Beautiful islands with crystal-clear blue water and cute little white houses under the beaming sun probably come first to mind when one thinks of Greece. Although that was out of question in winter, I figured Athens, famous for its historical landmarks, would be a good choice for a winter city break. I made the flight and accommodation arrangements and gave it as a gift trip to my boyfriend (and myself) for Christmas.
We traveled to Athens on the third week of January. I had been following the weather in Athens since a few weeks before travel, but unfortunately on the weekend we were there, the temperature was well around 0 degrees at nights and mornings, rising to measly 5-6 degrees during the day. It wasn’t what we had hoped for, but I had learned from my previous travels to check up on weather and dress accordingly. I wasn’t in shortage of warm clothes to tackle the Athenian winter.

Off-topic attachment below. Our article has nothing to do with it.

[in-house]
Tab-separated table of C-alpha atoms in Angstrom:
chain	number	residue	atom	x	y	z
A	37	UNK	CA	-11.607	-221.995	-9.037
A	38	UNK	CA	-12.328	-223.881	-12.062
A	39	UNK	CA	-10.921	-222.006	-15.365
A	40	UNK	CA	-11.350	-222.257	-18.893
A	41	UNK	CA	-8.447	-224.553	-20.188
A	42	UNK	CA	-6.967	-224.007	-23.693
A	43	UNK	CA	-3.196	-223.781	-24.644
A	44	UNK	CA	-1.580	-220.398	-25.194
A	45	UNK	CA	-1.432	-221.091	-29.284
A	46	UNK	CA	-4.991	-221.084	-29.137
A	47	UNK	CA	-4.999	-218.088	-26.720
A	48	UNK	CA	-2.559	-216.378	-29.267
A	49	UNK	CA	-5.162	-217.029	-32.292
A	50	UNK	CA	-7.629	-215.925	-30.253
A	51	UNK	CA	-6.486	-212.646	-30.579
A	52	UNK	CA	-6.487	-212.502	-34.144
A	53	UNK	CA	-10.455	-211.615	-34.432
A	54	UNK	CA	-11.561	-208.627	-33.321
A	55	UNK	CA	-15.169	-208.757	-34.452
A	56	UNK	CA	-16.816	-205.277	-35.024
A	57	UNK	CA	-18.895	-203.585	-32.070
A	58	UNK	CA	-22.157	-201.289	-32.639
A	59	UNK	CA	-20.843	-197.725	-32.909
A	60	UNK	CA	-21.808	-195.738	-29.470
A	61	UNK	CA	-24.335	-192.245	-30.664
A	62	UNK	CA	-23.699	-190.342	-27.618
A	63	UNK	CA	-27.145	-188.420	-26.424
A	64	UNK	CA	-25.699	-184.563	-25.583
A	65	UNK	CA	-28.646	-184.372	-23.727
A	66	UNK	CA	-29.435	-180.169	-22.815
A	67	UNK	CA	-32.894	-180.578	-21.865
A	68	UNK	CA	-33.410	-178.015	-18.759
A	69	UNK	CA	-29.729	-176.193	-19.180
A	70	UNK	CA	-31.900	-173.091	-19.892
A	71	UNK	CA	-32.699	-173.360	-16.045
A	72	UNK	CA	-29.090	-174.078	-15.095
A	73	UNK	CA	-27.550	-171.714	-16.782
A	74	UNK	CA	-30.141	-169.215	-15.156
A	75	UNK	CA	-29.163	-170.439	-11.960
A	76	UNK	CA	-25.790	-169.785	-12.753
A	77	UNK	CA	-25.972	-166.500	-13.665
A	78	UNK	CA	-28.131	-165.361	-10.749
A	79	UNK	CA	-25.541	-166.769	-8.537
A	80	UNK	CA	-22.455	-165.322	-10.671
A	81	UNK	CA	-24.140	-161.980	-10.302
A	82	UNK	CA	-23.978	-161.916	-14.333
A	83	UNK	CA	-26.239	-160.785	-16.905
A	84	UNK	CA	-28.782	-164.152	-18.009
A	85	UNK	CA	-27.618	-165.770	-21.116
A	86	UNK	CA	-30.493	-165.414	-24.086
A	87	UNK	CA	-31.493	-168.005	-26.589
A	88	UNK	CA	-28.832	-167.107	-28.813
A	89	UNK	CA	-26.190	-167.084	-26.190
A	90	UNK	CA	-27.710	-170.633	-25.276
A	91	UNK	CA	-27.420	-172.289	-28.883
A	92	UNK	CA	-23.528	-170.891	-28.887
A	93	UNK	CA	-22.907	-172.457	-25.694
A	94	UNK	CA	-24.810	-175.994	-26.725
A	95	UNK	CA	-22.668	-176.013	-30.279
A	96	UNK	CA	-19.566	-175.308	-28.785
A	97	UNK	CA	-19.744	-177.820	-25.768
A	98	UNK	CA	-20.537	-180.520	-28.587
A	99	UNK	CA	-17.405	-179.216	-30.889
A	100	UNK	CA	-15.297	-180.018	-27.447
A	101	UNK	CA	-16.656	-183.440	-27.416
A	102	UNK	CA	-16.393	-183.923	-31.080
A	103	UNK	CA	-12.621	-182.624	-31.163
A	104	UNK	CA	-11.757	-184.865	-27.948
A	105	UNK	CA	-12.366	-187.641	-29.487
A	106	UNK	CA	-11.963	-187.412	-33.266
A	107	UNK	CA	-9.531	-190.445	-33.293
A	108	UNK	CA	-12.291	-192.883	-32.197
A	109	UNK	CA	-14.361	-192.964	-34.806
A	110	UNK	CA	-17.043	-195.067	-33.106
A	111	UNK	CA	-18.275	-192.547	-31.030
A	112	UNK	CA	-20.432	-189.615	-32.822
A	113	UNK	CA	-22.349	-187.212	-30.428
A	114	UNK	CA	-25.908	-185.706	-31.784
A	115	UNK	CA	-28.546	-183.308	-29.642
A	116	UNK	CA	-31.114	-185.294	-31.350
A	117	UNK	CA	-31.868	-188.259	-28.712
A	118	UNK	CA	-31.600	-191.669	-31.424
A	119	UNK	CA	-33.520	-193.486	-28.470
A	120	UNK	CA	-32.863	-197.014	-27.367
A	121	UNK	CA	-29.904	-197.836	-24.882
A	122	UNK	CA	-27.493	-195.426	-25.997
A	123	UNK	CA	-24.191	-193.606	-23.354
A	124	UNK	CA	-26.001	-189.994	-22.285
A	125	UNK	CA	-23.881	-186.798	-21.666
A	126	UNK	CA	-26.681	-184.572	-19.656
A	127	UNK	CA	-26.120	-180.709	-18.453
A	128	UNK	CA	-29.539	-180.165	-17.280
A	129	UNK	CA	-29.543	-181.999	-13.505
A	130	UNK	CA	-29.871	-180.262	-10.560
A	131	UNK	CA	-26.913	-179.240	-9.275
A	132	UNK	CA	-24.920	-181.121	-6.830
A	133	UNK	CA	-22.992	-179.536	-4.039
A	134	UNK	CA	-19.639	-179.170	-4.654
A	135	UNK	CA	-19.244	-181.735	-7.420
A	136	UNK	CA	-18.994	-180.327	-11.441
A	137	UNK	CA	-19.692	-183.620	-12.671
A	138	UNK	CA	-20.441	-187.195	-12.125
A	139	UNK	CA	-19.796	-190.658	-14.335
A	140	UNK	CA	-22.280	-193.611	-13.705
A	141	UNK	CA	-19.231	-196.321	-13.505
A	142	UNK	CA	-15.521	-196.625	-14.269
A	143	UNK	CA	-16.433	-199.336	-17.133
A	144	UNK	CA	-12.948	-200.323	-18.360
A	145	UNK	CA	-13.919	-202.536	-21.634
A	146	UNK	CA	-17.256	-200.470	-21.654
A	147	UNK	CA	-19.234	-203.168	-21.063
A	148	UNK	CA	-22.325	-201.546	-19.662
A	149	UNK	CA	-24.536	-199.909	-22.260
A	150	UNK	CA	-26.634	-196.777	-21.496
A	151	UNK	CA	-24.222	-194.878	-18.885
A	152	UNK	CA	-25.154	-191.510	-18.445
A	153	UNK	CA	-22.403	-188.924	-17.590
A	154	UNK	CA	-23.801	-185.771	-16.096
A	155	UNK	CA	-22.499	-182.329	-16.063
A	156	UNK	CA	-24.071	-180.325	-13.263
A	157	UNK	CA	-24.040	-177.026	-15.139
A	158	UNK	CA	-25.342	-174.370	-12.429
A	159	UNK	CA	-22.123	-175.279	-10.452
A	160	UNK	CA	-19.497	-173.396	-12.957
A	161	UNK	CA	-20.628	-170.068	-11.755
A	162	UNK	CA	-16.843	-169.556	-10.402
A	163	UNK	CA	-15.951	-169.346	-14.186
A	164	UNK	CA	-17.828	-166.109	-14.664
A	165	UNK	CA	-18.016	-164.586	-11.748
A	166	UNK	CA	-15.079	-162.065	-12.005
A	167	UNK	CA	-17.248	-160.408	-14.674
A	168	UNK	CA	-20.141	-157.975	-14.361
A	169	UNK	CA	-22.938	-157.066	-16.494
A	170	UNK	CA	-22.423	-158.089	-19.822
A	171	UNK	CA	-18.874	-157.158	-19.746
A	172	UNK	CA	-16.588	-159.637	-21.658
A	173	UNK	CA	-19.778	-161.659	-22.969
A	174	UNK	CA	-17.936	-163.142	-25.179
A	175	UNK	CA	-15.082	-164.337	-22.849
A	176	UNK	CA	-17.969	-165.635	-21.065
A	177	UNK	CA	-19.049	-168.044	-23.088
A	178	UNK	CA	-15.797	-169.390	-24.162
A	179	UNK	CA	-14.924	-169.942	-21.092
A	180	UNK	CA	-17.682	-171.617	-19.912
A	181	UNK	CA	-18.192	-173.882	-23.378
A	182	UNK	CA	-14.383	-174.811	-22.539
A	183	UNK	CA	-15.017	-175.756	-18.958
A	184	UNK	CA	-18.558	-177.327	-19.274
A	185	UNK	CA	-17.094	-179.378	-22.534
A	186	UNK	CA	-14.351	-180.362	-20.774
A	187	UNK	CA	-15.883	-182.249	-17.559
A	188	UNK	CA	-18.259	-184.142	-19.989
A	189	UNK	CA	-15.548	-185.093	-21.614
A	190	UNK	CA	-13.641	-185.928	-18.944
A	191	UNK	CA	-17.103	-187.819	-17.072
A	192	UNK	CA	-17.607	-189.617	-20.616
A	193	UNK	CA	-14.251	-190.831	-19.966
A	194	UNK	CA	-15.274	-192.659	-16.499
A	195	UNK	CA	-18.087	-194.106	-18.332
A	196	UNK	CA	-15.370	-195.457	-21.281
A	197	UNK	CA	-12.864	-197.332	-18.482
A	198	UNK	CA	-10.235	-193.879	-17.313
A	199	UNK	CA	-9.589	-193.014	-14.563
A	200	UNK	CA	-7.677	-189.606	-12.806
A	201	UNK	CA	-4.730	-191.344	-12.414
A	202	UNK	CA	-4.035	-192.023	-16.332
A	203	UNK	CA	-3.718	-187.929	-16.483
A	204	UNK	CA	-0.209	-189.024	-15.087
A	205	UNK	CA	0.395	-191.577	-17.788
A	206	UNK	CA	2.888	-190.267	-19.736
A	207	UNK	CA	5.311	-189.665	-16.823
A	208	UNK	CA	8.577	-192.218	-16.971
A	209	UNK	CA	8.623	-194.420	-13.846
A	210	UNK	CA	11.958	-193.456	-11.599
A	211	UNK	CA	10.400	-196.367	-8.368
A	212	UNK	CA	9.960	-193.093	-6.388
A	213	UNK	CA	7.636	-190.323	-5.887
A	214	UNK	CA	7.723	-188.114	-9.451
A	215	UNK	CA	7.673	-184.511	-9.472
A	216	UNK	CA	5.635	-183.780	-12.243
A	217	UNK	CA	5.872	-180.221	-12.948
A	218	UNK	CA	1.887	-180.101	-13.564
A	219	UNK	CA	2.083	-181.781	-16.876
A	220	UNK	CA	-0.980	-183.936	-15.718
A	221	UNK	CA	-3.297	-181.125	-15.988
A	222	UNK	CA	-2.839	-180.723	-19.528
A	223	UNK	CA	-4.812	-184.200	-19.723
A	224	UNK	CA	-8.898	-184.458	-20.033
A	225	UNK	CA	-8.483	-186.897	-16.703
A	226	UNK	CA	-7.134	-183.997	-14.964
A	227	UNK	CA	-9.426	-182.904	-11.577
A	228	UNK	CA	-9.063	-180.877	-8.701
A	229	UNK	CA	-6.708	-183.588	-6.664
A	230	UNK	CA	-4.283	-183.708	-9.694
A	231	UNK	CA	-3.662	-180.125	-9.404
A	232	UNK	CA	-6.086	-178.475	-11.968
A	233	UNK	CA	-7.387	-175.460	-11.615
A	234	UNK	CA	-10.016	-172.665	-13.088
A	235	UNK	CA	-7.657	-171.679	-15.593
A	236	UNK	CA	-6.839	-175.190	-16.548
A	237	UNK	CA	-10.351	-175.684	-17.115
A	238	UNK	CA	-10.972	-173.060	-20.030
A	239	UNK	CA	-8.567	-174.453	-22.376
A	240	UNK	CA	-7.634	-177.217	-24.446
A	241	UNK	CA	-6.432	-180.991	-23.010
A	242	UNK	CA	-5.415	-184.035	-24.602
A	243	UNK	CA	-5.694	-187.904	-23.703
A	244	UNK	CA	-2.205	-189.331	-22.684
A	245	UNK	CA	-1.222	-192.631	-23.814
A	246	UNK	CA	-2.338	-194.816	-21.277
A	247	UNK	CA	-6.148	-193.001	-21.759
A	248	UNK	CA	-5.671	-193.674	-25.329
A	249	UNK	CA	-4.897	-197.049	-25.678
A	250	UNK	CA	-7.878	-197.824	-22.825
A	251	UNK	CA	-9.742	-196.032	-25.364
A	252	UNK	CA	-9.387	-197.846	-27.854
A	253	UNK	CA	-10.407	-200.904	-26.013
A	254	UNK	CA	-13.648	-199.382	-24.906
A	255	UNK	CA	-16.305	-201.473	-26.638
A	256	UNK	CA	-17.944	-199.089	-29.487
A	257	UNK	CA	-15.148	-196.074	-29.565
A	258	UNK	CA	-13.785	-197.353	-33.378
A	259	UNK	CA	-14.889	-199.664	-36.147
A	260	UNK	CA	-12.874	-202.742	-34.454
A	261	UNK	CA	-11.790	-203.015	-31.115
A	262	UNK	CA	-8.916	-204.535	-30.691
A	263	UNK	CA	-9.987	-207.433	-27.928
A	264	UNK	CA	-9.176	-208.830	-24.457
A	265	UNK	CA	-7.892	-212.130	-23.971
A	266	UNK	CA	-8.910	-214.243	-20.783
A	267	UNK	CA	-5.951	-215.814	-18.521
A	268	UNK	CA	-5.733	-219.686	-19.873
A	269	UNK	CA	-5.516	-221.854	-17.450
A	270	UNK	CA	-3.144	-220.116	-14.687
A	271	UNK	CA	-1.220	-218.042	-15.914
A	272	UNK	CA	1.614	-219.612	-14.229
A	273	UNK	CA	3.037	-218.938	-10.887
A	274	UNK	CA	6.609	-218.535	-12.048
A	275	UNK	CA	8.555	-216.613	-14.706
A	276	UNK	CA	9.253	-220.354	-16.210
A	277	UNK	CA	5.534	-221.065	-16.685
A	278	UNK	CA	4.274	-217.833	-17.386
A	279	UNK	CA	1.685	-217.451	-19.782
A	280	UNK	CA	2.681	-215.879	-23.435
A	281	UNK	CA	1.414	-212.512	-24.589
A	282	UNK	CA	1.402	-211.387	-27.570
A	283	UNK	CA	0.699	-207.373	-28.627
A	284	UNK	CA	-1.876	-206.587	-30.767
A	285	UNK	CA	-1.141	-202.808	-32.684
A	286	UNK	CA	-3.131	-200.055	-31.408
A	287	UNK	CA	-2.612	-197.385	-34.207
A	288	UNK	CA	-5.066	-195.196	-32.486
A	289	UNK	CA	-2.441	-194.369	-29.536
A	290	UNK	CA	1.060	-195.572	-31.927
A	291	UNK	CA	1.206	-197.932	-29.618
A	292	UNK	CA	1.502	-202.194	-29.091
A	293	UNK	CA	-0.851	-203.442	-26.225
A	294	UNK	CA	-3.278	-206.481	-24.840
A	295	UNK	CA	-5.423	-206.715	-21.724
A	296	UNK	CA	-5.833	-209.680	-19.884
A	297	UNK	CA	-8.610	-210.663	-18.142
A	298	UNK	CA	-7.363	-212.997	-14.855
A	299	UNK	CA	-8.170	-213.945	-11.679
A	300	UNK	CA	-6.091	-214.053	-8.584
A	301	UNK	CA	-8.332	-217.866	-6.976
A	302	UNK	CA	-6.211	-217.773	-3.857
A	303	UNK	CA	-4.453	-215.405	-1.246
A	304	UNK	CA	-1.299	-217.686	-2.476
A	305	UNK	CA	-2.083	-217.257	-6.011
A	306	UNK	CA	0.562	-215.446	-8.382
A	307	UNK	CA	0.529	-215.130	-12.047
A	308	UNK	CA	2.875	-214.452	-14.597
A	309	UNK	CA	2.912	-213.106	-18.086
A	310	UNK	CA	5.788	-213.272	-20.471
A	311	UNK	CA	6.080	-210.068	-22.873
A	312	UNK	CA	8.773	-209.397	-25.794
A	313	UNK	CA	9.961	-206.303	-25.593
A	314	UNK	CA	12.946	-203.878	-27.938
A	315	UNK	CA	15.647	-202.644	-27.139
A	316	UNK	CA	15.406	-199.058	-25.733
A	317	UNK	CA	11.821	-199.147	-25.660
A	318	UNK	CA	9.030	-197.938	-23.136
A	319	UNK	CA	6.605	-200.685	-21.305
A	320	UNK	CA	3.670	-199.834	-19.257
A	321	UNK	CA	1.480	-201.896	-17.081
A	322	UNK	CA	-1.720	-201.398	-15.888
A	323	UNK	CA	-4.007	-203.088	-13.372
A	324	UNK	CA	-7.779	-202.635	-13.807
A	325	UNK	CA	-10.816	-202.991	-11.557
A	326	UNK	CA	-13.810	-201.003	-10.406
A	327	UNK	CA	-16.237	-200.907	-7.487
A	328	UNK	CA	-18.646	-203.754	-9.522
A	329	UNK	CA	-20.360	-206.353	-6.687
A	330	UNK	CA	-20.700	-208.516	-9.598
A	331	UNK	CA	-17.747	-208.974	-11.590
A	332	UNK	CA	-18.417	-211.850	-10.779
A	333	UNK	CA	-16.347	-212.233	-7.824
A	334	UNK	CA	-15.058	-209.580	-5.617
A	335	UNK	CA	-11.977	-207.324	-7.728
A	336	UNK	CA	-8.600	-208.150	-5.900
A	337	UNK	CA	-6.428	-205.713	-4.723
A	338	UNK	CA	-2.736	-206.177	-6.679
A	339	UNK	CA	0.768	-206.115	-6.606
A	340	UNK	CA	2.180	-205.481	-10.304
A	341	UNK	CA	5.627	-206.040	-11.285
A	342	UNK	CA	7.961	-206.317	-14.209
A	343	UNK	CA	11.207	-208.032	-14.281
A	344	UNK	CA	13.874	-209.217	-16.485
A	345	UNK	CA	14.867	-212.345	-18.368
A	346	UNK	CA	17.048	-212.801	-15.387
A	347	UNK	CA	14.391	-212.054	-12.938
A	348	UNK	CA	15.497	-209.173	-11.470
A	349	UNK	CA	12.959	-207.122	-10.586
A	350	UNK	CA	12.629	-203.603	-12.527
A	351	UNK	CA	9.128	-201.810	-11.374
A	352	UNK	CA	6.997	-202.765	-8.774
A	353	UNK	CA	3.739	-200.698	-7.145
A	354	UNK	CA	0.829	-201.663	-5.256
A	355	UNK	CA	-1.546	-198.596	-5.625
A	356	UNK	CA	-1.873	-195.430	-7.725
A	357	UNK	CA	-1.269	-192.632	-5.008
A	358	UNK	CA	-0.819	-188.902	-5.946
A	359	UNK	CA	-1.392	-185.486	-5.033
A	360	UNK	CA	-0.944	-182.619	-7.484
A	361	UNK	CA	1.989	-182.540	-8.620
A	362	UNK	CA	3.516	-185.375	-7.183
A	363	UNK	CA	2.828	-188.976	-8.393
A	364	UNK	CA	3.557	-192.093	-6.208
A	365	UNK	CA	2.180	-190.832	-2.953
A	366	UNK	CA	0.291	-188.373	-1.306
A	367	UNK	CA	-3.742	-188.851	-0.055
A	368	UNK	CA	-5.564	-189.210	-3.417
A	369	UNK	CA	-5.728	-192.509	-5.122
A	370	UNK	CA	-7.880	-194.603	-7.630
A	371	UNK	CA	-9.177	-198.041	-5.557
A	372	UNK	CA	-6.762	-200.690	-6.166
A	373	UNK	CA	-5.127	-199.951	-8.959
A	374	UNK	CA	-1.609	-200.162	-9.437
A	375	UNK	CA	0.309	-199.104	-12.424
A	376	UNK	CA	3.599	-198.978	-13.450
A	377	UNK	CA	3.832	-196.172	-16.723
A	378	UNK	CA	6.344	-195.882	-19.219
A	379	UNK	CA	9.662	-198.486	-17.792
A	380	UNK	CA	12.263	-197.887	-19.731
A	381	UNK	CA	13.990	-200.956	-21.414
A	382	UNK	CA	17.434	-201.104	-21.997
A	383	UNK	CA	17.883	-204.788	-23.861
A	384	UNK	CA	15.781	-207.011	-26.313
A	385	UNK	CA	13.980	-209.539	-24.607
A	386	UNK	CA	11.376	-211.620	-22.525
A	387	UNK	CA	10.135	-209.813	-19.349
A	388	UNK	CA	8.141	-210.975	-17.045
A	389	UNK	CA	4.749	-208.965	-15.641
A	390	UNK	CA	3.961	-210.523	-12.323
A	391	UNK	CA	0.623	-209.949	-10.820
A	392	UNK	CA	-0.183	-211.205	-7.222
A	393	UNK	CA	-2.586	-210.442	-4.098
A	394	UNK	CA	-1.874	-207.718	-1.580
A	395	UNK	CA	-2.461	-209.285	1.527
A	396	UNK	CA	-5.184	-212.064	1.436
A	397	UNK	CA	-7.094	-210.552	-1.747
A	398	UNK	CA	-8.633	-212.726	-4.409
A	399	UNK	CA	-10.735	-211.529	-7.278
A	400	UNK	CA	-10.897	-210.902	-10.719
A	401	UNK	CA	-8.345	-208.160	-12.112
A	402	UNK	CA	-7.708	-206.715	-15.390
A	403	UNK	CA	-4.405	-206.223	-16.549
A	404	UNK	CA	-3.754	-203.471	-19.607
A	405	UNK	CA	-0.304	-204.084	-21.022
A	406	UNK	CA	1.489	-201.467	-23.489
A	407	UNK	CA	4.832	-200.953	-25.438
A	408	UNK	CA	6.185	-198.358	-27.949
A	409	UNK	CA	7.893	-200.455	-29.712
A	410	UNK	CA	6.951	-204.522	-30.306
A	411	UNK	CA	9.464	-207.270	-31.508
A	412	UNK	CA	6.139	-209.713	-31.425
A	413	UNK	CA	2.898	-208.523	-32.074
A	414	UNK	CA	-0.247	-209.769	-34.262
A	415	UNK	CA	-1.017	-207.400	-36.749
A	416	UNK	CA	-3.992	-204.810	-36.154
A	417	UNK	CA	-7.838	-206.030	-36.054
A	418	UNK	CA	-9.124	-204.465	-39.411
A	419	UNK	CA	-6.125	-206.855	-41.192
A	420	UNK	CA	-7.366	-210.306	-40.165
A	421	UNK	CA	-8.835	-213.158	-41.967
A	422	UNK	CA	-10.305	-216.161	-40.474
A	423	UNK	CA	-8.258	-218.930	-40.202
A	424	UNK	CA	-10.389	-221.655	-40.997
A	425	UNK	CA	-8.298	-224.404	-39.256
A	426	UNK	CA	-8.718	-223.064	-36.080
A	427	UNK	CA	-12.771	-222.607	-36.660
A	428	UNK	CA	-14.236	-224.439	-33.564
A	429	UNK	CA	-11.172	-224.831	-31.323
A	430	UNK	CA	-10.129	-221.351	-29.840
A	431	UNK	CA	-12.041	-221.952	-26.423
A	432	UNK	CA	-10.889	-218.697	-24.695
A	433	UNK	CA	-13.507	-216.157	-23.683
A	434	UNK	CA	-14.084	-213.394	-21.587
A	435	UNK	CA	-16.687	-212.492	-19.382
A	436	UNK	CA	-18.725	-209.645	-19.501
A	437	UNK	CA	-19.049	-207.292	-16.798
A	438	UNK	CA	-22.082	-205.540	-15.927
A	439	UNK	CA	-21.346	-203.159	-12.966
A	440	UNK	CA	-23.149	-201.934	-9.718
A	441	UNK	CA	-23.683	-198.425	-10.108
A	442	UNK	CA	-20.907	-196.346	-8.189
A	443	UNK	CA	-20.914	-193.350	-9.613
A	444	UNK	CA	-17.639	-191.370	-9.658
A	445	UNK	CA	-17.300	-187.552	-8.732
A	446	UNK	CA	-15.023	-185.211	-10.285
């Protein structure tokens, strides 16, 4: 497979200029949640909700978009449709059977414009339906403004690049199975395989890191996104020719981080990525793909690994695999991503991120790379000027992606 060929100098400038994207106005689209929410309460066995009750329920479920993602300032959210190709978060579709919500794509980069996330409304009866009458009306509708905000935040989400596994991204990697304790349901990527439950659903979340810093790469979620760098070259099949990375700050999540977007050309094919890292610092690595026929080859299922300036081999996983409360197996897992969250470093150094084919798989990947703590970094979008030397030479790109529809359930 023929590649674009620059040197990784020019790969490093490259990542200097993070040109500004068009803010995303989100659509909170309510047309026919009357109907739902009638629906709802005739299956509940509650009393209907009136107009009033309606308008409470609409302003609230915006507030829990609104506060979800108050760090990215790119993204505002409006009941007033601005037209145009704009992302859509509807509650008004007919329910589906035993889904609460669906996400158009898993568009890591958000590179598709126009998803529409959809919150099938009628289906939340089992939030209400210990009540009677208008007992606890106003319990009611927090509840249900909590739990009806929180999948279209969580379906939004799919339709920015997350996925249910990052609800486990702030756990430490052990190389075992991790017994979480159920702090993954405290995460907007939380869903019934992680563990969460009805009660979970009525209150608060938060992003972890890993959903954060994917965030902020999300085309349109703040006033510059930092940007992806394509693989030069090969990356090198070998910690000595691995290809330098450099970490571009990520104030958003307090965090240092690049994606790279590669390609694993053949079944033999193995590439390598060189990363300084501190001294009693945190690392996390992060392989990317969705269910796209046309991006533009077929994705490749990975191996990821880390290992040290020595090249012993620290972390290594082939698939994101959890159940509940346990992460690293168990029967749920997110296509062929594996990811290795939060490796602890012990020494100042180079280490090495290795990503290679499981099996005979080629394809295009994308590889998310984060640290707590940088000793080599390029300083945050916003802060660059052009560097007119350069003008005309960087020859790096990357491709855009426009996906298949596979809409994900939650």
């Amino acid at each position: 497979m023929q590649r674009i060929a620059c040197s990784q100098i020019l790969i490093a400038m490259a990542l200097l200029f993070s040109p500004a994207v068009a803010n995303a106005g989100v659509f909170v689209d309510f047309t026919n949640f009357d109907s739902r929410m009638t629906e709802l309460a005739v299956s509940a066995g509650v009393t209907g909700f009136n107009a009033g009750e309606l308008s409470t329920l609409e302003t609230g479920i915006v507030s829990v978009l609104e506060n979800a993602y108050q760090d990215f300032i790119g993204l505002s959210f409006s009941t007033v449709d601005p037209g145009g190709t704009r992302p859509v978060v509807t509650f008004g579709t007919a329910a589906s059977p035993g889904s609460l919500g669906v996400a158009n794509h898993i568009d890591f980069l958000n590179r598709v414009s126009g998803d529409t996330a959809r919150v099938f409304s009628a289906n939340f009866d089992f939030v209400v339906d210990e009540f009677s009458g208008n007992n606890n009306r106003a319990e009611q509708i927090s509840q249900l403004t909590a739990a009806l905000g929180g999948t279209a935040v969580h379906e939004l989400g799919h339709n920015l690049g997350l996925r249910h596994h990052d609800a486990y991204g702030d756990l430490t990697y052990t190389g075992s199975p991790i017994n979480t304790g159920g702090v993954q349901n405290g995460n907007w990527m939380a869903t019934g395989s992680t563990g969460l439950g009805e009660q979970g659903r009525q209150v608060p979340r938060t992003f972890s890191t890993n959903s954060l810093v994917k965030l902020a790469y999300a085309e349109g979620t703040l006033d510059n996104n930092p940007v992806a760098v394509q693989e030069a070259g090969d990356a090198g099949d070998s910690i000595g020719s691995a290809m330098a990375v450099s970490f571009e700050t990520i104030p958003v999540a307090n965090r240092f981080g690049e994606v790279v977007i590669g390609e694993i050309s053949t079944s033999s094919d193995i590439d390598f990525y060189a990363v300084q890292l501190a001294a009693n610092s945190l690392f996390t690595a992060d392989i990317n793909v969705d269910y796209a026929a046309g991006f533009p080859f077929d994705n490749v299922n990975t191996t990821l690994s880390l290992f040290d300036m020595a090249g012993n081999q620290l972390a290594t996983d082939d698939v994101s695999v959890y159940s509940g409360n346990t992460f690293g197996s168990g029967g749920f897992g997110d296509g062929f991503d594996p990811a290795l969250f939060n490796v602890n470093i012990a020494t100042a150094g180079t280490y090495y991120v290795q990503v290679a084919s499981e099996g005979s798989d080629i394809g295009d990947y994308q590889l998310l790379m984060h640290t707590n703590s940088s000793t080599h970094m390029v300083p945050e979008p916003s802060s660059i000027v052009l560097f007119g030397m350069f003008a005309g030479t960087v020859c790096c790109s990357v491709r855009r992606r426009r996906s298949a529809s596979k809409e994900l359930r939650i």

We flew from Modlin airport, about 1 hour away from Warsaw center and landed in Athens at around 21:30. One of the first things I noticed at the airport after landing were the big ‘Welcome to Greece’ boards accompanied with breath-taking island pictures. I love the sea and sun and beaches (who doesn’t?), so I was already a bit sad that I was so close to those majestic places yet was there at a wrong time and wouldn’t be able to go.
We took the metro to the apartment we had booked via airbnb, and the journey took about 45 minutes or so. There were no places to sit, so we made the long journey standing. I am a very observant person and quickly notice things that perhaps most people ignore: and one of such things I noticed at the metro was the Greek fashion. Most women wore clothes that were a bit Bohemian type and old-school, different from Western Europe.